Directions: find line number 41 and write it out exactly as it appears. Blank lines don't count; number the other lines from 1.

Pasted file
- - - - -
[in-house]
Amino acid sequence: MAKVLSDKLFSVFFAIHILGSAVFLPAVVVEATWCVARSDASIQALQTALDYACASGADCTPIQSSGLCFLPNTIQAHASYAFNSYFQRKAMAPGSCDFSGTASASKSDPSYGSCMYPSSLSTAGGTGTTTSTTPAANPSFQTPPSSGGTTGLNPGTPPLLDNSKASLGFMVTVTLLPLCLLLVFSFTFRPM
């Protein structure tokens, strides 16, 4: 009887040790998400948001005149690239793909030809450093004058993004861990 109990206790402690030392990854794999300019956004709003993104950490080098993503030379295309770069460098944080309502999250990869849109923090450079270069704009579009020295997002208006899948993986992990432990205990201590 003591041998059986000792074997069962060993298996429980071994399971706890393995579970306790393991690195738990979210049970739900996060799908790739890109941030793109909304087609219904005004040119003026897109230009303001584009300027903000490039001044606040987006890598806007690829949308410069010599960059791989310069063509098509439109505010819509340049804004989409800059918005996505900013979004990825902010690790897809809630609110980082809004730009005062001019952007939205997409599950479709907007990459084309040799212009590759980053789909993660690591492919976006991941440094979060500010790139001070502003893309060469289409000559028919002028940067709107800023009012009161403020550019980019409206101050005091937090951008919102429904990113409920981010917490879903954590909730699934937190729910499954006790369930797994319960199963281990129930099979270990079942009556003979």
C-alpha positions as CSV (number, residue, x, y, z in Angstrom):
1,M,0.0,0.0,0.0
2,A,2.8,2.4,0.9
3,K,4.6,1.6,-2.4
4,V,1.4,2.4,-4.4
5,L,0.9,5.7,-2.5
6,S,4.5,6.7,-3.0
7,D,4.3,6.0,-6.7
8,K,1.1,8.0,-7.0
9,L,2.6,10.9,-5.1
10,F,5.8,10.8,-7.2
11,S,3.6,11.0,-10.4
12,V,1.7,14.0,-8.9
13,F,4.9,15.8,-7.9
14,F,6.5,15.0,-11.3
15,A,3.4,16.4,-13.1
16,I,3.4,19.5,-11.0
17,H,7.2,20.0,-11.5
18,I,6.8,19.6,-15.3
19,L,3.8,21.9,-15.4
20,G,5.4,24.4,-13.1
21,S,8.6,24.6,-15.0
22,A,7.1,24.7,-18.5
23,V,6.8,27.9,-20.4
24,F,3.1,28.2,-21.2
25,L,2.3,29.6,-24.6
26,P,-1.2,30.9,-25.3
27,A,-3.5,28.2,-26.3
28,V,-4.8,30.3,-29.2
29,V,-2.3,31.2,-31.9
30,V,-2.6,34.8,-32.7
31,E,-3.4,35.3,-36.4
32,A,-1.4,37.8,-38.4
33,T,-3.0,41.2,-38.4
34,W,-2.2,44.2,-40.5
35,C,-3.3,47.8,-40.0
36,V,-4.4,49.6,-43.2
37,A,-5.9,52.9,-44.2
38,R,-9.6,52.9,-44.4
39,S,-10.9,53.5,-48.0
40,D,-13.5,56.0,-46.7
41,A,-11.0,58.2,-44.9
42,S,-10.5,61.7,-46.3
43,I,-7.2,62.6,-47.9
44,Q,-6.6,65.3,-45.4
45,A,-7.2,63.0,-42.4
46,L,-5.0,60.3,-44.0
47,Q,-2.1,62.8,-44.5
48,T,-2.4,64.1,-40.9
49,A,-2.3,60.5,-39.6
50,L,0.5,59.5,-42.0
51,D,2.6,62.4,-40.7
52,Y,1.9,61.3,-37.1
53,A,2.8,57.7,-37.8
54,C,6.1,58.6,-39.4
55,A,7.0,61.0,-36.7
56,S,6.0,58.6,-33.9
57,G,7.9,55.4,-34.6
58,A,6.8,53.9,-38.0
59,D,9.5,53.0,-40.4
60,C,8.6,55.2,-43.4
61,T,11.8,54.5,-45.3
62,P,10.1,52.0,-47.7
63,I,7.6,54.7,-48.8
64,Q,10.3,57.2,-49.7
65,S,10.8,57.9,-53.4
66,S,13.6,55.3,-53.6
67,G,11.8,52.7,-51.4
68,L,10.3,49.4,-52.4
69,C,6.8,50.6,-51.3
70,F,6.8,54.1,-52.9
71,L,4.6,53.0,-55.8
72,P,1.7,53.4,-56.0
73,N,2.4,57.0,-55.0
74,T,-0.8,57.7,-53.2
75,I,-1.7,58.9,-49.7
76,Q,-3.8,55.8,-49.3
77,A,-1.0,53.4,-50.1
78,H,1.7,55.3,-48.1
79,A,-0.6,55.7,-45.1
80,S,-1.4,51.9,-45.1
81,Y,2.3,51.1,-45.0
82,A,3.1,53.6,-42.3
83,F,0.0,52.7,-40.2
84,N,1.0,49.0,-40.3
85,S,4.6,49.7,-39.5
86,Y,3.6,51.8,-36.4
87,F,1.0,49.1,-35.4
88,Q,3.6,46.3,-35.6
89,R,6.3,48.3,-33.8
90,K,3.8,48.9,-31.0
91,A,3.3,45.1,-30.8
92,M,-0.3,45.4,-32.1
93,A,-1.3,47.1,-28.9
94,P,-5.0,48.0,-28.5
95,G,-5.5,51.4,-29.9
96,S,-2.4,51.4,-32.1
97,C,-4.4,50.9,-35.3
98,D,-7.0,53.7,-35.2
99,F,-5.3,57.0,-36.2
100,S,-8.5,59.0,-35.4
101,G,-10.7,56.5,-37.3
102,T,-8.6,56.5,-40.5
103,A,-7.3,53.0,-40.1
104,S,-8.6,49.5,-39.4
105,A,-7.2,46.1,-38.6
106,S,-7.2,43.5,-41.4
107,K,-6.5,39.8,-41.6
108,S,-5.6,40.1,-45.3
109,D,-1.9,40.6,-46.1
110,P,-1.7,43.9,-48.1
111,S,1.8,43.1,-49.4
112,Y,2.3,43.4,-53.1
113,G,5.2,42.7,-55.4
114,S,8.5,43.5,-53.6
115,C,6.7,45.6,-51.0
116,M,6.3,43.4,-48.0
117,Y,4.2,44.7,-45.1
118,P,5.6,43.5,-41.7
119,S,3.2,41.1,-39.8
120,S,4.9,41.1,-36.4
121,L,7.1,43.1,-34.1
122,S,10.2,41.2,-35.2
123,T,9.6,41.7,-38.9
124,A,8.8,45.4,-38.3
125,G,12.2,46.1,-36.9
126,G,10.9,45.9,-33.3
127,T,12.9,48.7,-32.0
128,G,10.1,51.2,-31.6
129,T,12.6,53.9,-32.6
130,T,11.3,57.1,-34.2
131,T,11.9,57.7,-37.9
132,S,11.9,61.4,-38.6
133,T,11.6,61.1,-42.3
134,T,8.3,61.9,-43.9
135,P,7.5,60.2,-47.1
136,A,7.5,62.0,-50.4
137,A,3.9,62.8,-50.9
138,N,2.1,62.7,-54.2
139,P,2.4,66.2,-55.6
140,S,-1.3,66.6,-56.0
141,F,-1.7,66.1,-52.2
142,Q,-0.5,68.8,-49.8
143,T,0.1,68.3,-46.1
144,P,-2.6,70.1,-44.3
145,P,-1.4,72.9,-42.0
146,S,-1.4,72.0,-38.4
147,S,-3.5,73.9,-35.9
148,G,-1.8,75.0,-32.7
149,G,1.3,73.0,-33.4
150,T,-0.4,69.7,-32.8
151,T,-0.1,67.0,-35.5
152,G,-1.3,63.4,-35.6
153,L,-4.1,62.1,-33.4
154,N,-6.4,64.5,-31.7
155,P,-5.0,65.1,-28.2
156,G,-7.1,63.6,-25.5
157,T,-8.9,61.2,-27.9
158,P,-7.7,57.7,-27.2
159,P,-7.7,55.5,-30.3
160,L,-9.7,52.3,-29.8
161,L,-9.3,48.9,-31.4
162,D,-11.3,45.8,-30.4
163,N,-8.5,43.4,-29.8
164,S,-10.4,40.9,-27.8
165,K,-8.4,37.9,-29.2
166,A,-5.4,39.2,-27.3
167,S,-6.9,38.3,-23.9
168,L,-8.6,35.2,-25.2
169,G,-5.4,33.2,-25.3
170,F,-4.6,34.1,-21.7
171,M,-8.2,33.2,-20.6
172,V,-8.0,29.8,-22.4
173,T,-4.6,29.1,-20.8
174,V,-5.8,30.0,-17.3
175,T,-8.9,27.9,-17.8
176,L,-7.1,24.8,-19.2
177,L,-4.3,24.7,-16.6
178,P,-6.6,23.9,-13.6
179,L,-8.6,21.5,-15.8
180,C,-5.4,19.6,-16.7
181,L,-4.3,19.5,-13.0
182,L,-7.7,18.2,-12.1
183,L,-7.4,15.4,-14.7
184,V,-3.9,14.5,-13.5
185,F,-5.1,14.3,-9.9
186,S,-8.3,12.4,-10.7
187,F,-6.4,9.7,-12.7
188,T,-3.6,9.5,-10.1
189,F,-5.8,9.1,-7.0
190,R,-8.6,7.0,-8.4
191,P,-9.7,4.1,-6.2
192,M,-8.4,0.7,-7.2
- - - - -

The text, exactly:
37,A,-5.9,52.9,-44.2